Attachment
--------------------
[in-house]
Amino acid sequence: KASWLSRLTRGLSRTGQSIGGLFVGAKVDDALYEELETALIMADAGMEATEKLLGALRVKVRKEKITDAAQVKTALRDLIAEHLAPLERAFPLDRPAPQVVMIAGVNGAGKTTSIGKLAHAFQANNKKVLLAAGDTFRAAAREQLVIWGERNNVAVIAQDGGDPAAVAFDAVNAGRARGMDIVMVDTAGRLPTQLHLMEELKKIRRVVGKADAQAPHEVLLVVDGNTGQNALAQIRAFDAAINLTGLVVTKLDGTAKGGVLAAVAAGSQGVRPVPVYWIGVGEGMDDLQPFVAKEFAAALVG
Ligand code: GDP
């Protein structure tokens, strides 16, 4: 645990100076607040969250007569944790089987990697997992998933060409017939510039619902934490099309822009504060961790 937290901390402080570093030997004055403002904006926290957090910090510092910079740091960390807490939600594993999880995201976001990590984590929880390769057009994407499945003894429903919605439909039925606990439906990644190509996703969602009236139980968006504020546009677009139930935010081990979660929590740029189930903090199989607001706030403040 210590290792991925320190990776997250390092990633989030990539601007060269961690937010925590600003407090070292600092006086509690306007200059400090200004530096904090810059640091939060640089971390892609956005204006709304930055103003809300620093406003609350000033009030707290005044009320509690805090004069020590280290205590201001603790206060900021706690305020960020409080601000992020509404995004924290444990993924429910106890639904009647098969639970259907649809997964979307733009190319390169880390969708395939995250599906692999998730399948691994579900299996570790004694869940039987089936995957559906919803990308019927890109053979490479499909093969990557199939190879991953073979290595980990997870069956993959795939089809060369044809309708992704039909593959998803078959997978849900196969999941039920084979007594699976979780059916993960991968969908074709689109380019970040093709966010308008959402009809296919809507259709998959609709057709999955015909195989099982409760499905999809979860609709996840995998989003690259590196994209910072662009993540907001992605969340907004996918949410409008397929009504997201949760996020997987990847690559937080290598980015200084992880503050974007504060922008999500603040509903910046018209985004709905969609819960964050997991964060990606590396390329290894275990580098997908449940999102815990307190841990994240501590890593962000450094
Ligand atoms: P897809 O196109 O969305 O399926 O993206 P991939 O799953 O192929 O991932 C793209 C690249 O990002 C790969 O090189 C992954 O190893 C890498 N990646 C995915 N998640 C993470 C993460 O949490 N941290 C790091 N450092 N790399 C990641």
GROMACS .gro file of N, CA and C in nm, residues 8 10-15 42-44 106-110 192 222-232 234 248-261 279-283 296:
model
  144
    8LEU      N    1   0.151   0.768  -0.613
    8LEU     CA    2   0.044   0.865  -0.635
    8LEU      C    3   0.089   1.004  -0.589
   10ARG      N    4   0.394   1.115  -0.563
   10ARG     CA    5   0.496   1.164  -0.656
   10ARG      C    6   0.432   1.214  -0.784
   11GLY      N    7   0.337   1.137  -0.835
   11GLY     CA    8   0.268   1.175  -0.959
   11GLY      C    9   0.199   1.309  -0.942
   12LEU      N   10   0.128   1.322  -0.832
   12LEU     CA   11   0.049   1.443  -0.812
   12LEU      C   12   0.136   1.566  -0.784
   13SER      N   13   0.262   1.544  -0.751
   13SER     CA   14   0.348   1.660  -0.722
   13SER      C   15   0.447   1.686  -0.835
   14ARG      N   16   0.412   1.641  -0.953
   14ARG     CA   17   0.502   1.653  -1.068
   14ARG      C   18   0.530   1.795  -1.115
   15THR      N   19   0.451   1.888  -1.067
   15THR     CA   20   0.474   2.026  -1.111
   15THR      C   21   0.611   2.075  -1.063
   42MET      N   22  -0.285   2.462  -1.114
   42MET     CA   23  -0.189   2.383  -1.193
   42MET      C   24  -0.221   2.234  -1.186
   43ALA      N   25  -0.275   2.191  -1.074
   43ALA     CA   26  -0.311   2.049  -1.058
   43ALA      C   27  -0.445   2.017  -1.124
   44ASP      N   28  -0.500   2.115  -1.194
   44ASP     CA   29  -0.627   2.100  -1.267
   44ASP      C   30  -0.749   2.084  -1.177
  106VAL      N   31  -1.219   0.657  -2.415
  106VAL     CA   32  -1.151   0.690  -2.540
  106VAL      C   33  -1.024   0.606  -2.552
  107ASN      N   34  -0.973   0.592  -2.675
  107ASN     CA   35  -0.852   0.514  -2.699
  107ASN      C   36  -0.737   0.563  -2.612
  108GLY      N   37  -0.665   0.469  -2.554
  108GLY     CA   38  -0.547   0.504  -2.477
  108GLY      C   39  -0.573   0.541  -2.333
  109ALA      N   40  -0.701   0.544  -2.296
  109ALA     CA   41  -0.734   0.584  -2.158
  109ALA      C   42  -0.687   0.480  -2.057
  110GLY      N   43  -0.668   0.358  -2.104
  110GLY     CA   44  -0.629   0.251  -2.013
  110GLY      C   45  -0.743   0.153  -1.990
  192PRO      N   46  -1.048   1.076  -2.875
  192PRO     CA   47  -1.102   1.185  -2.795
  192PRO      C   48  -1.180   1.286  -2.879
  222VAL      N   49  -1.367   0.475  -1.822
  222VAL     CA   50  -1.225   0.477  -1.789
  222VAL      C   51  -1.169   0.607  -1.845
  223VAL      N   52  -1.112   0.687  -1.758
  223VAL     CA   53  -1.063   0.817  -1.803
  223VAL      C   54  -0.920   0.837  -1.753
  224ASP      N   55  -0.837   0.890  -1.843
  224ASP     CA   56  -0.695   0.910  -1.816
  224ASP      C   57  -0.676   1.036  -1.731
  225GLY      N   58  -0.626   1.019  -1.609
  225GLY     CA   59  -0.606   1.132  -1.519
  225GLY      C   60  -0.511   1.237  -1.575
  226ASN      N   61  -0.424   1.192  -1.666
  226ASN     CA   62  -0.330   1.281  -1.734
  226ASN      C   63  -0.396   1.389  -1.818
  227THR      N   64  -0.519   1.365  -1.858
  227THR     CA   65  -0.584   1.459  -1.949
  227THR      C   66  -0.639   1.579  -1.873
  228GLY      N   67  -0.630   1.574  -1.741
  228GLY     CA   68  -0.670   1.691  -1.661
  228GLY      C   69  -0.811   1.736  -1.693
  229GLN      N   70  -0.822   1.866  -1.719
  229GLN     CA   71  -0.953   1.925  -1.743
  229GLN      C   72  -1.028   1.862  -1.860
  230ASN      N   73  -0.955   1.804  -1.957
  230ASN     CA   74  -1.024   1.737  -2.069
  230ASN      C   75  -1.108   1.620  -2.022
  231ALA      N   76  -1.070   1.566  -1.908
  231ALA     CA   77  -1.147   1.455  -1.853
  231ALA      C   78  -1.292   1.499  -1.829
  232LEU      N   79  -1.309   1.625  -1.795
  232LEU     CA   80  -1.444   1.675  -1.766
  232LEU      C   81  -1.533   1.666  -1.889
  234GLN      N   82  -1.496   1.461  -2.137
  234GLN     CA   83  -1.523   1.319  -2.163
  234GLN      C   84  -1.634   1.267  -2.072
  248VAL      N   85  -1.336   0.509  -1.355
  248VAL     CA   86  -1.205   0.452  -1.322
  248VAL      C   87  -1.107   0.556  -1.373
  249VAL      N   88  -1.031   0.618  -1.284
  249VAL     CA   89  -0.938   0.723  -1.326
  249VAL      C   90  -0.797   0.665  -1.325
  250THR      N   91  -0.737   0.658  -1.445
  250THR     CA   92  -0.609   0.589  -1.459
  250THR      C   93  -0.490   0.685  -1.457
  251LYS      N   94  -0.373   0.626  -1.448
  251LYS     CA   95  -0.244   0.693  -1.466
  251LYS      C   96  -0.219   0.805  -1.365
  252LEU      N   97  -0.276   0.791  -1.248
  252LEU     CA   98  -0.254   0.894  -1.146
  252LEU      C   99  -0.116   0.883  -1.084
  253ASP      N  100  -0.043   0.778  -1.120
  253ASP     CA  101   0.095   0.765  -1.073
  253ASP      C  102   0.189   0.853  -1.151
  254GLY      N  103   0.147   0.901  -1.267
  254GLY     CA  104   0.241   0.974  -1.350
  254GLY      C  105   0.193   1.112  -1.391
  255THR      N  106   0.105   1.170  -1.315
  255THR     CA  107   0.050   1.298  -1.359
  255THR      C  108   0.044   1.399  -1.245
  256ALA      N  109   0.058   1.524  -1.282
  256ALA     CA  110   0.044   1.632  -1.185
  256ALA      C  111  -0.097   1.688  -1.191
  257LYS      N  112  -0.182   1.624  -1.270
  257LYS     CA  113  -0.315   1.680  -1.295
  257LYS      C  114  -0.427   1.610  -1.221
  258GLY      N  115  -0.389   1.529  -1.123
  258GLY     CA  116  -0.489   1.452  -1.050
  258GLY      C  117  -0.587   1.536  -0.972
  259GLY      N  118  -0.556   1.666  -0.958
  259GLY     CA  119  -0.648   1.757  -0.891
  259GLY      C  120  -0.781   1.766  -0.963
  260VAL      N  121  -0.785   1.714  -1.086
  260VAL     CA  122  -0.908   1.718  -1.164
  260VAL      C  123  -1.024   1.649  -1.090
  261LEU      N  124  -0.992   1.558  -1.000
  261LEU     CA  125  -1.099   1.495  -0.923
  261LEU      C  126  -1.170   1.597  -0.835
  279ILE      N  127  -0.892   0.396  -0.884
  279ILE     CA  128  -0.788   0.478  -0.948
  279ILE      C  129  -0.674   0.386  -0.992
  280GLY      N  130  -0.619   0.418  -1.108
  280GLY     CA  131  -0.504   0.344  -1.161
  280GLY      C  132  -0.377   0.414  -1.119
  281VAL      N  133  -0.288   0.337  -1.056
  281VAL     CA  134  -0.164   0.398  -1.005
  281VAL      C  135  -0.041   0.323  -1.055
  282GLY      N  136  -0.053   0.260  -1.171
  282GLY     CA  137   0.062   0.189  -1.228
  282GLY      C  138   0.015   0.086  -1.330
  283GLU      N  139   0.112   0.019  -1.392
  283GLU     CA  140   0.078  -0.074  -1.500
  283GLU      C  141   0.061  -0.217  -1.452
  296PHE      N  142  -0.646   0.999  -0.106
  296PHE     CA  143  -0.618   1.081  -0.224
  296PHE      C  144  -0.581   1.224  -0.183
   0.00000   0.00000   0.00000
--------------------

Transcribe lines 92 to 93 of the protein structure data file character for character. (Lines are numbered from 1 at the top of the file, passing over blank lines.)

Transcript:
  234GLN      C   84  -1.634   1.267  -2.072
  248VAL      N   85  -1.336   0.509  -1.355